|Publication number||US6054396 A|
|Application number||US 08/868,042|
|Publication date||Apr 25, 2000|
|Filing date||Jun 3, 1997|
|Priority date||May 9, 1996|
|Also published as||US6174821|
|Publication number||08868042, 868042, US 6054396 A, US 6054396A, US-A-6054396, US6054396 A, US6054396A|
|Inventors||Trung Tri Doan|
|Original Assignee||Micron Technology, Inc.|
|Export Citation||BiBTeX, EndNote, RefMan|
|Patent Citations (15), Non-Patent Citations (2), Referenced by (35), Classifications (10), Legal Events (4)|
|External Links: USPTO, USPTO Assignment, Espacenet|
This application is a divisional application of U.S. Pat. application Ser. No. 08/646,719, filed May 9, 1996, now ABN, titled "Semiconductor Processing Method Of Reducing Thickness Depletion Of A Nitride Layer At A Junction Of Different Underlying Layers", listing the inventor as Trung Tri Doan.
This invention relates to semiconductor processing methods of reducing thickness depletion of a nitride layer at a junction of different underlying layers.
Capacitors are common devices formed in semiconductor processing in the fabrication of integrated circuitry. Such comprise a pair of conductive plates or elements separated by an intervening capacitor dielectric layer. The plates on opposite sides of the dielectric are oppositely charged by a suitable voltage source, with the electrical energy of the charge system being stored in the polarized dielectric with capacitance being proportional to the area and dielectric constant of the dielectric layer and inversely proportional to its thickness.
One common material utilized for capacitor plates is conductively doped polysilicon. Such is utilized because of its compatibility with subsequent high temperature processing steps, good thermal expansion properties with SiO2, and its ability to be conformally deposited over widely varying topography. A common dielectric layer utilized in fabrication of polysilicon capacitors is silicon nitride. An alternate material which can be used in combination with silicon nitride is silicon dioxide.
When fabricating a capacitor, a junction interface will typically be provided between the lower conductive capacitor plate and an electrically insulating layer, such as silicon dioxide, upon which the lower capacitor plate is partially formed. This lower polysilicon layer is typically patterned, and then covered by a blanket deposition of silicon nitride which serves as the capacitor dielectric layer. However, silicon nitride deposits at different rates atop polysilicon and silicon dioxide.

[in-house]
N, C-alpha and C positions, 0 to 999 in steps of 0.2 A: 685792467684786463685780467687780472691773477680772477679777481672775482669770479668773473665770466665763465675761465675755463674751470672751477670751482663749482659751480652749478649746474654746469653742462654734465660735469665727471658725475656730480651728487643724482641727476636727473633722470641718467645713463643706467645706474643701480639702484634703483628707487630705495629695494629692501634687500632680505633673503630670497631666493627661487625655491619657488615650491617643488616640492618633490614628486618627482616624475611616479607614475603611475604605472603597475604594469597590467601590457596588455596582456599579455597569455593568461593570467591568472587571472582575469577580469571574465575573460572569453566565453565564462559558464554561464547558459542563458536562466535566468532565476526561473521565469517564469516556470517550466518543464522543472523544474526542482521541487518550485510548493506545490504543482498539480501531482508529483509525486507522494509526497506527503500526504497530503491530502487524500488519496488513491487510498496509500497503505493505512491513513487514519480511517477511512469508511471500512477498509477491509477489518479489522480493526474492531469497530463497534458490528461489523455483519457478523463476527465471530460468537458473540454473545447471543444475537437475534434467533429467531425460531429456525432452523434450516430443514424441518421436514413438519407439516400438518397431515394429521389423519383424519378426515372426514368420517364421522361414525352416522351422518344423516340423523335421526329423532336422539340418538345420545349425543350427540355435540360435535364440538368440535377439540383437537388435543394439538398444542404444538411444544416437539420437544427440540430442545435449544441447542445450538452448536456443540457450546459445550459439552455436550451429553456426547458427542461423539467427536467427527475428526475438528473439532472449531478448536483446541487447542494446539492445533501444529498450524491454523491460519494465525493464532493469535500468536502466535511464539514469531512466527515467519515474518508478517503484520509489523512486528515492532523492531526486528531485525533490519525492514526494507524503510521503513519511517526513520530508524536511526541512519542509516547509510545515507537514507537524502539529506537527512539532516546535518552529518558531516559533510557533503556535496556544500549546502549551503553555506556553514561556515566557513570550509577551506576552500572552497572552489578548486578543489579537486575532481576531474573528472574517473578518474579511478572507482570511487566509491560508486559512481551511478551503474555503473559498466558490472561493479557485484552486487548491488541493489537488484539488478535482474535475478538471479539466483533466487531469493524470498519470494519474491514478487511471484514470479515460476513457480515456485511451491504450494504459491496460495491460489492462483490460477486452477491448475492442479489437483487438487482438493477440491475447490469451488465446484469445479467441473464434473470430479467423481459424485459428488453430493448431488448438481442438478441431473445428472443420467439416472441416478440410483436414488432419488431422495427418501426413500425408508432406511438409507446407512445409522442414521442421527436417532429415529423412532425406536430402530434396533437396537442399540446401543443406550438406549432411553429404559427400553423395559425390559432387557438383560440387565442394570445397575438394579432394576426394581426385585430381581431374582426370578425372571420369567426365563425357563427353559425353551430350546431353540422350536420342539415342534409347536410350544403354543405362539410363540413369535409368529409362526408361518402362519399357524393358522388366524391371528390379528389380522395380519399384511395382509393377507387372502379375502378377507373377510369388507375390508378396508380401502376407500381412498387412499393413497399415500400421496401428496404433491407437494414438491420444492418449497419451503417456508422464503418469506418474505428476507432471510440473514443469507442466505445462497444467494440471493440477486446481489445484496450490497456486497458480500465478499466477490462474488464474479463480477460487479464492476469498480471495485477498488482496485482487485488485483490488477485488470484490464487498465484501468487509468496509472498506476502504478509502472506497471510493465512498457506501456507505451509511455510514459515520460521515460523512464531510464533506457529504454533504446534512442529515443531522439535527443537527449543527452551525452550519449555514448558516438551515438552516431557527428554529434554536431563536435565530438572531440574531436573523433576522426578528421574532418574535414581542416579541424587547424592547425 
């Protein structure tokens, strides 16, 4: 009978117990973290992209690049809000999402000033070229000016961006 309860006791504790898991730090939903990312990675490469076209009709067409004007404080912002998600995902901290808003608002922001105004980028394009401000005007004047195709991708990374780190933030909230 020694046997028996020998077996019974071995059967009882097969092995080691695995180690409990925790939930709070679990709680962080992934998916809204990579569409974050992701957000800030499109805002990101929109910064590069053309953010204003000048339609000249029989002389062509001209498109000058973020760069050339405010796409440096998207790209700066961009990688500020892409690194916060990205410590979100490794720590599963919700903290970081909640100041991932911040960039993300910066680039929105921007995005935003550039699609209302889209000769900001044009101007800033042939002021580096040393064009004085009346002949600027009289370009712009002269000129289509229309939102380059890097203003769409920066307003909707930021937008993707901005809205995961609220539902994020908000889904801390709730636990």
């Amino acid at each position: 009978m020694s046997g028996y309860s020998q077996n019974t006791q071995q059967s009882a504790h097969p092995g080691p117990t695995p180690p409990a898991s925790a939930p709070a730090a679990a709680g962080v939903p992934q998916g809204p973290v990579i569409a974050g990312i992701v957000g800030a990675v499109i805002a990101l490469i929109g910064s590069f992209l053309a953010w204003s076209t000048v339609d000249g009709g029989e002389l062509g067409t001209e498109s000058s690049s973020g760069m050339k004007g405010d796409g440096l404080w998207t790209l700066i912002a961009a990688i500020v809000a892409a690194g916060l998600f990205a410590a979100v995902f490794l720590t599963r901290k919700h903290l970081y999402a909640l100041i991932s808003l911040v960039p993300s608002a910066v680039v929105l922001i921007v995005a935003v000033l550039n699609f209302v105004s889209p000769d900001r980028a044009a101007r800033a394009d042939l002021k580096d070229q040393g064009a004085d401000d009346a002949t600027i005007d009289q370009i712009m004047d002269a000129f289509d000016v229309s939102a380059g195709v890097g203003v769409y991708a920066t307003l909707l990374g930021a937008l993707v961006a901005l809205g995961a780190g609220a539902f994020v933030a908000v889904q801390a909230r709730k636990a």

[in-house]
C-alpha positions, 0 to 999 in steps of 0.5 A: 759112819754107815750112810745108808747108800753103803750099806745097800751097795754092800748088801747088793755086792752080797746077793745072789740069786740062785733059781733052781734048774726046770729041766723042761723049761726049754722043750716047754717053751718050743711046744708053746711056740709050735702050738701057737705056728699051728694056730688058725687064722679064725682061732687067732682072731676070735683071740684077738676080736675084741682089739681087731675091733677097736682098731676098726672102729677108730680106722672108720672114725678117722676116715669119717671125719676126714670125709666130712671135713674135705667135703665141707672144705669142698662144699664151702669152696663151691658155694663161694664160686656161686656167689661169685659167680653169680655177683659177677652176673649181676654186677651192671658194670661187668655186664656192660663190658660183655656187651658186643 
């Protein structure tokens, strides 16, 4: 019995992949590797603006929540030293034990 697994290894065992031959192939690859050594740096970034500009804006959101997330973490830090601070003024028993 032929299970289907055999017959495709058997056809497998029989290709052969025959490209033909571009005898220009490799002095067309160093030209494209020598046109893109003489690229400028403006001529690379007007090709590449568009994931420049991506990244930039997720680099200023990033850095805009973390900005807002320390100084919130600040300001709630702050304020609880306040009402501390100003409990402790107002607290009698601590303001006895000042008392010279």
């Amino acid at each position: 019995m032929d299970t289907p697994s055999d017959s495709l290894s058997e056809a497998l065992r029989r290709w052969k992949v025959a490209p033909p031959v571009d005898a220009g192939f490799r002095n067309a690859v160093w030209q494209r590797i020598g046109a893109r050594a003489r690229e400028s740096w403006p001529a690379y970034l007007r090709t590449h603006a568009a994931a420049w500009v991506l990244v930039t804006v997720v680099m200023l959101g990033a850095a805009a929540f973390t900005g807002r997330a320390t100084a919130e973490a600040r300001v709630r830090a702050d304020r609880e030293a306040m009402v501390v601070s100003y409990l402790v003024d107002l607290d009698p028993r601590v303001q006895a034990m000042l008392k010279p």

For example, FIG. 1 illustrates a prior art wafer construction indicated generally by reference numeral 10. Such is comprised of a silicon dioxide layer 12 having a trench opening 14 provided therein. A conductively doped layer 16 of polysilicon overlies silicon dioxide layer 12, and has been patterned to define a desired outline of a lower capacitor plate shape. A layer 18 of silicon nitride has been deposited atop capacitor plate 16 and silicon dioxide layer 12. As shown, nucleation of silicon nitride layer 18 occurs much quicker with respect to the polysilicon of layer 16 than with oxide layer 12, thus resulting in a thicker portion of layer 18 over polysilicon 16 than over silicon dioxide 12. Undesirably, this creates a very thin region, typically even thinner than that portion of nitride layer 18 over silicon dioxide 12, at location 20 where the polysilicon 16 and silicon dioxide layer 12 join. This thinner portion is highly undesirable, as a weak point is created where voltage breakdown or shorting between the capacitor plates can undesirably occur.